Investors have suffered a shocker over the last few days as fears about slowing growth in the powerhouse that is China dragged down global stock markets. It’s par for the course that if you want to be in the markets, you have to take the rough with the smooth. Yesterday saw a bit of a rebound from the sharp falls seen on so-called ‘Black Monday’ (not to be confused with Black Friday, which is mainly about fighting over flat-screen tellies), but some market commentators are predicting things could get worse before they get better.
A lot of professional investors have been expecting to see a stock market correction for some time. After all, all that easy money pumped in through central banks’ quantitative easing programmes had to come out in the wash at some point. China isn’t helping things by rushing out a fresh rate cut to try to counter hefty market falls – the market needs to be allowed to find its natural level, as convincingly argued here by Hargreaves Lansdowne’s Mark Dampier.
The Independent published five charts yesterday which basically illustrate that the volatility we have just seen isn’t the end of the world. They are definitely worth a look.
Anyway, the point I want to make is that, as painful as it might be to look at your portfolio this week, there’s no need to panic. The smart investors will have been buying on the (big) dips to pick up the stocks they like at bargain prices, and sticking with their strategy. Hopefully this will include buying good quality businesses which will continue to trade and grow and do what they do, regardless of what’s going on in China’s economy.
A lot of fund managers have learnt lessons from previous market volatility, and are happy to diversify into other areas around the edges of their portfolios, whether buying a few small and mid-cap businesses to supplement their core large-cap holdings, or using the maximum allowed weighting to overseas stocks, so their holdings are less likely to fall together during market sell-offs.
If you put the falls of the last few days into the context of a 30-year investment time horizon, it will look like nothing more than a little blip. But this latest wobble won’t be the last, which is why pound cost averaging is a sensible strategy. What is it? All it refers to is drip feeding money into the market regularly rather than putting in a big lump sum, whether by buying units in a fund or buying direct shares. In this way, you can end up buying more shares when they are cheaper, and fewer as prices rise, evening out the market’s ups and downs.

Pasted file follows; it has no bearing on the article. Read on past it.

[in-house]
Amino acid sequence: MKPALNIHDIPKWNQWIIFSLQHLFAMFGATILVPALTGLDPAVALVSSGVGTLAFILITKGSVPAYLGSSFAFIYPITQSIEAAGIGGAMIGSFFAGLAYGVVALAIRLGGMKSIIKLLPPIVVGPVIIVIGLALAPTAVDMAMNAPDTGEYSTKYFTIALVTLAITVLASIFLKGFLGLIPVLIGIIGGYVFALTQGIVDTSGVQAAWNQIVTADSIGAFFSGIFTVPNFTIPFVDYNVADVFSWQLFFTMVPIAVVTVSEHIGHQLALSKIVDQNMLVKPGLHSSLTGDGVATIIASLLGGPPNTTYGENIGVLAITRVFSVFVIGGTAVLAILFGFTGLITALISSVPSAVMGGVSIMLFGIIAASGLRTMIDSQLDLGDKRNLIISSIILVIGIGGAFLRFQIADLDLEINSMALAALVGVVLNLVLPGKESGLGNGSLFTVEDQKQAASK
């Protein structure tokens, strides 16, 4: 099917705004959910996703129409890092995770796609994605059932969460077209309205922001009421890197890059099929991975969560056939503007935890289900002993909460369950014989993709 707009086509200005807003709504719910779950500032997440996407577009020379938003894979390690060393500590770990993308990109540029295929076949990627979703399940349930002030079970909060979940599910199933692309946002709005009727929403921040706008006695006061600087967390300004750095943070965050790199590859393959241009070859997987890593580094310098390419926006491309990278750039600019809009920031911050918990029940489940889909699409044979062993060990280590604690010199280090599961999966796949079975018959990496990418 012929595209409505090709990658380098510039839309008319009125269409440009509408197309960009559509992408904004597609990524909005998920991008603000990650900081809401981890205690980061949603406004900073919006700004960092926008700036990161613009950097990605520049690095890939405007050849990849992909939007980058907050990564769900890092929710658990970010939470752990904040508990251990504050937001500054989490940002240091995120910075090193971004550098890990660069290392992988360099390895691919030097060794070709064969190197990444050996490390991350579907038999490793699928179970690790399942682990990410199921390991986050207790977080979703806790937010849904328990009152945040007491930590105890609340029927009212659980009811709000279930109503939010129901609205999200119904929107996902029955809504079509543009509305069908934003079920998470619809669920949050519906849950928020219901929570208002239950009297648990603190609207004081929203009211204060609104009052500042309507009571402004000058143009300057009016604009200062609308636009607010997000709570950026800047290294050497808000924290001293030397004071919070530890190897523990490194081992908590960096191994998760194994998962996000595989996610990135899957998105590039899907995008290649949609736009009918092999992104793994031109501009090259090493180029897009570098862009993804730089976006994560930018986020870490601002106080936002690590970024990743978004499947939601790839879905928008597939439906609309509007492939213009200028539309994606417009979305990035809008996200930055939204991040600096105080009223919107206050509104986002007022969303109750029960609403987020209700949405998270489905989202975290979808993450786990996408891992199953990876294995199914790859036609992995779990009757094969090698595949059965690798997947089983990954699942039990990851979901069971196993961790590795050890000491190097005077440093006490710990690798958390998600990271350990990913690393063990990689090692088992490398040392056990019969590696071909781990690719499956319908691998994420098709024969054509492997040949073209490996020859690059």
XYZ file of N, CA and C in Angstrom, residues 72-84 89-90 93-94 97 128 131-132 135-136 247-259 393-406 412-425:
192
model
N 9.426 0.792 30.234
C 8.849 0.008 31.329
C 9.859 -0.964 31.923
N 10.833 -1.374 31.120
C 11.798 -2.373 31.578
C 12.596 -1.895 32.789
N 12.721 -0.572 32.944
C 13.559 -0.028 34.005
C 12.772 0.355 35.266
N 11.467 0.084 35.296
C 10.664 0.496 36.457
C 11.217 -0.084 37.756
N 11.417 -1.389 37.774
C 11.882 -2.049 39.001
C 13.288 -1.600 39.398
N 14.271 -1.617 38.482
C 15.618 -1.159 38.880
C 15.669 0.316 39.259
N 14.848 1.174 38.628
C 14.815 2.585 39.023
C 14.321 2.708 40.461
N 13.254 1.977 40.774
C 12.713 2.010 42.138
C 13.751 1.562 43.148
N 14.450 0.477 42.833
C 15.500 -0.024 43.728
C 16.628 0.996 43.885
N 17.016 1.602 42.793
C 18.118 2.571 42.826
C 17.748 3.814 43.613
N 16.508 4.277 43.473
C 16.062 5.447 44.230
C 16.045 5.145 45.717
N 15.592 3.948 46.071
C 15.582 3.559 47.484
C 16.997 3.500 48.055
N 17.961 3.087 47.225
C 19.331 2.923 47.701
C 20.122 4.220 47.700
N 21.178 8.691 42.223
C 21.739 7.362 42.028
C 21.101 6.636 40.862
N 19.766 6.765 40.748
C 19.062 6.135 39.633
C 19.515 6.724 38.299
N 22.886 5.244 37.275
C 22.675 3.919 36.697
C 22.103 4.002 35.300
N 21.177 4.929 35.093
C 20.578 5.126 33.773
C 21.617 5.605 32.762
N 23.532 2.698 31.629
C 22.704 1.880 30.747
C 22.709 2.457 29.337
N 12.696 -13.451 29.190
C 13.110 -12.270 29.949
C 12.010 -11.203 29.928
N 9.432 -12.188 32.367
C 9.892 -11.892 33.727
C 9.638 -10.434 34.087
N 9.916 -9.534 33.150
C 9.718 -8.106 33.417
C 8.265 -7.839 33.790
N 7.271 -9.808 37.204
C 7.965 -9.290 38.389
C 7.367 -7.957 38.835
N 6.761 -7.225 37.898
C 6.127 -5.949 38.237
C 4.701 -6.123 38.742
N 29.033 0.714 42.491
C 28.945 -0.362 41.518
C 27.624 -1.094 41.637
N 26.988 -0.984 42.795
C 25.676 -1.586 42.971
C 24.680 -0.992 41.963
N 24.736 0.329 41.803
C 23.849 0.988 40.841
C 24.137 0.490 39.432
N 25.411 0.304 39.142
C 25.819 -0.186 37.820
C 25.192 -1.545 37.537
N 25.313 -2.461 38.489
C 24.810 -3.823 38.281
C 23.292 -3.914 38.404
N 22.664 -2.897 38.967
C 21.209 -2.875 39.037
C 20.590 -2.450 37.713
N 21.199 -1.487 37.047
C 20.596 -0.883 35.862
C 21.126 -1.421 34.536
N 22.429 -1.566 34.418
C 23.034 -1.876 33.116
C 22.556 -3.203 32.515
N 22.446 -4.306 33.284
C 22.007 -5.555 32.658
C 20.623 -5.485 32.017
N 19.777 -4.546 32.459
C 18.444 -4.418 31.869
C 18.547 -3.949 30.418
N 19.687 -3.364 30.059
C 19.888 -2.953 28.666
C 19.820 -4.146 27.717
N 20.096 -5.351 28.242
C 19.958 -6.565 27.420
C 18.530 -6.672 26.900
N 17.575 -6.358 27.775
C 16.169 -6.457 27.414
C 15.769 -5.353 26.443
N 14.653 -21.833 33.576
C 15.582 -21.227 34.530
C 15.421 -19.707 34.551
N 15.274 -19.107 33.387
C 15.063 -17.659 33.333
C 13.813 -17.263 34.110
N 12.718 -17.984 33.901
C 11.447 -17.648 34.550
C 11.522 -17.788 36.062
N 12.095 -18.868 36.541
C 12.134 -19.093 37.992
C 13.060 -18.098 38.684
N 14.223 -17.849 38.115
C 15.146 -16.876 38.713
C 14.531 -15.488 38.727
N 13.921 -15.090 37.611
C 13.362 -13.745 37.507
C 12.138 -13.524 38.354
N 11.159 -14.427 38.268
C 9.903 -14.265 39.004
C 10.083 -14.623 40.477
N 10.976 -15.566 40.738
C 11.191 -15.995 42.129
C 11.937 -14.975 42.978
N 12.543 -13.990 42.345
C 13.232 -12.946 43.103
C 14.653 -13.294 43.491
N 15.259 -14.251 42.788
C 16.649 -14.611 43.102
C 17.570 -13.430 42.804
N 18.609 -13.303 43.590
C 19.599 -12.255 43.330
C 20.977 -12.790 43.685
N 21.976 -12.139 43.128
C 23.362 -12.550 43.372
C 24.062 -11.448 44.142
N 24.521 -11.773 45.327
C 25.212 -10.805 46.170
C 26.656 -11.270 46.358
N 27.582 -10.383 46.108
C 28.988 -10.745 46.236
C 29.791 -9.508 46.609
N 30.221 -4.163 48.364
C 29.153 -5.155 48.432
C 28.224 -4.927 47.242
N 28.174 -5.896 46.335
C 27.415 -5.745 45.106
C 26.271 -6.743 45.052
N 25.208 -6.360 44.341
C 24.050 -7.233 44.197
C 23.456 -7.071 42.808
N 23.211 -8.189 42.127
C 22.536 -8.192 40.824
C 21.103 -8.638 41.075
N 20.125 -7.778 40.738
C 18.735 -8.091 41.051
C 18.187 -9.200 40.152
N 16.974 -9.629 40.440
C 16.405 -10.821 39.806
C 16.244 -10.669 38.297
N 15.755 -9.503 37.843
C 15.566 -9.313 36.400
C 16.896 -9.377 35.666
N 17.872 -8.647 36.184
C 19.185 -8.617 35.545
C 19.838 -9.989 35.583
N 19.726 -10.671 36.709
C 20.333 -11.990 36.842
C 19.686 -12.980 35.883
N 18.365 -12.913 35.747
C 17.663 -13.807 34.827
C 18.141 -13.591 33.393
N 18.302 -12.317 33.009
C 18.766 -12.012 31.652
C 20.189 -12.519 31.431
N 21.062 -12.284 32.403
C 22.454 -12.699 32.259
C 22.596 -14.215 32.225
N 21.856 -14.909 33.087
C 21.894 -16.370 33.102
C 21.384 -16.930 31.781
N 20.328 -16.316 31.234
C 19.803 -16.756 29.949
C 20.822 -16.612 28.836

Morningstar has explained this better than I can with a clear example:
“Let’s say you have £1,200 in cash to invest. Rather than invest all £1,200 at once, you could invest £100 per month for a year. Now let’s say the fund you’re investing in sells for £10 a share in the first month but drops to £5 a share in the second. Using the pound-cost averaging method, you would end up buying 10 shares in the first month, before the market drop, but 20 shares in the second, after the drop. Had you invested the entire £1,200 in the first month, you would have owned 120 shares, which, in month two, would have declined in value to £600. In this way, pound-cost averaging helps reduce an investor’s exposure to a potential market downturn.”
Here’s another vote for pound-cost averaging from Nigel Green, CEO of advisory firm deVere Group. He emphasised how important it is to have a good spread of investments across different regions, asset classes and sectors – in other words, don’t put it all on black 13. But he also explain why regular investment over the long term is so important.
It’s nearly impossible to predict what the stock market is going to do in the immediate future – and it is much too early to say if the current sell-off is nearing its bottom.
Stock markets tend, over time, to go up over multi-year time periods. With this in mind, a sensible strategy is [pound] cost averaging.
Investors need to ask themselves ‘will stock markets be higher than this when I retire? Looking at financial market history, the answer is probably ‘yes’, if they have a decade or more ahead of them. So, logically they should carry on buying as markets fall.
It is best to just feed the money in over time in a measured way in order to take advantage of the long-term trend of stock markets to deliver long-term capital growth. History teaches us that panic-selling in stock market crashes can be potentially financially disastrous for investors.